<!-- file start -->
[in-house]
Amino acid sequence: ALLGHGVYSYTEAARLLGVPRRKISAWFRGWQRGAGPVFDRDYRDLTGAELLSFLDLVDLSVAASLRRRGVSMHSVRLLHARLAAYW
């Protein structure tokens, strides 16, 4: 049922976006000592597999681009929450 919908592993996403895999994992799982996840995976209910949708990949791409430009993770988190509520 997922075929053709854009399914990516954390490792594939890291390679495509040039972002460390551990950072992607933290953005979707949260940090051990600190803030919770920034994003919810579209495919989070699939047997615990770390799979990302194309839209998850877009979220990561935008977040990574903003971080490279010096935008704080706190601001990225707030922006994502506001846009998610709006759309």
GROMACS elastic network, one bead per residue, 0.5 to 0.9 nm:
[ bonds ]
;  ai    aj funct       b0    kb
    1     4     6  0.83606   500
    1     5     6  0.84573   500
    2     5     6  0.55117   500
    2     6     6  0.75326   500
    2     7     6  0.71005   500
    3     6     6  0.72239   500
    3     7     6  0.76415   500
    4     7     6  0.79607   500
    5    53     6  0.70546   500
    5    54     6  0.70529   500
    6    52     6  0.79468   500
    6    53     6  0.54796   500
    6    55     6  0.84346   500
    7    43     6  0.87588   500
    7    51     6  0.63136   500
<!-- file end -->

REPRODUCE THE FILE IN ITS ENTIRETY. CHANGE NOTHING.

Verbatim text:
[in-house]
Amino acid sequence: ALLGHGVYSYTEAARLLGVPRRKISAWFRGWQRGAGPVFDRDYRDLTGAELLSFLDLVDLSVAASLRRRGVSMHSVRLLHARLAAYW
């Protein structure tokens, strides 16, 4: 049922976006000592597999681009929450 919908592993996403895999994992799982996840995976209910949708990949791409430009993770988190509520 997922075929053709854009399914990516954390490792594939890291390679495509040039972002460390551990950072992607933290953005979707949260940090051990600190803030919770920034994003919810579209495919989070699939047997615990770390799979990302194309839209998850877009979220990561935008977040990574903003971080490279010096935008704080706190601001990225707030922006994502506001846009998610709006759309």
GROMACS elastic network, one bead per residue, 0.5 to 0.9 nm:
[ bonds ]
;  ai    aj funct       b0    kb
    1     4     6  0.83606   500
    1     5     6  0.84573   500
    2     5     6  0.55117   500
    2     6     6  0.75326   500
    2     7     6  0.71005   500
    3     6     6  0.72239   500
    3     7     6  0.76415   500
    4     7     6  0.79607   500
    5    53     6  0.70546   500
    5    54     6  0.70529   500
    6    52     6  0.79468   500
    6    53     6  0.54796   500
    6    55     6  0.84346   500
    7    43     6  0.87588   500
    7    51     6  0.63136   500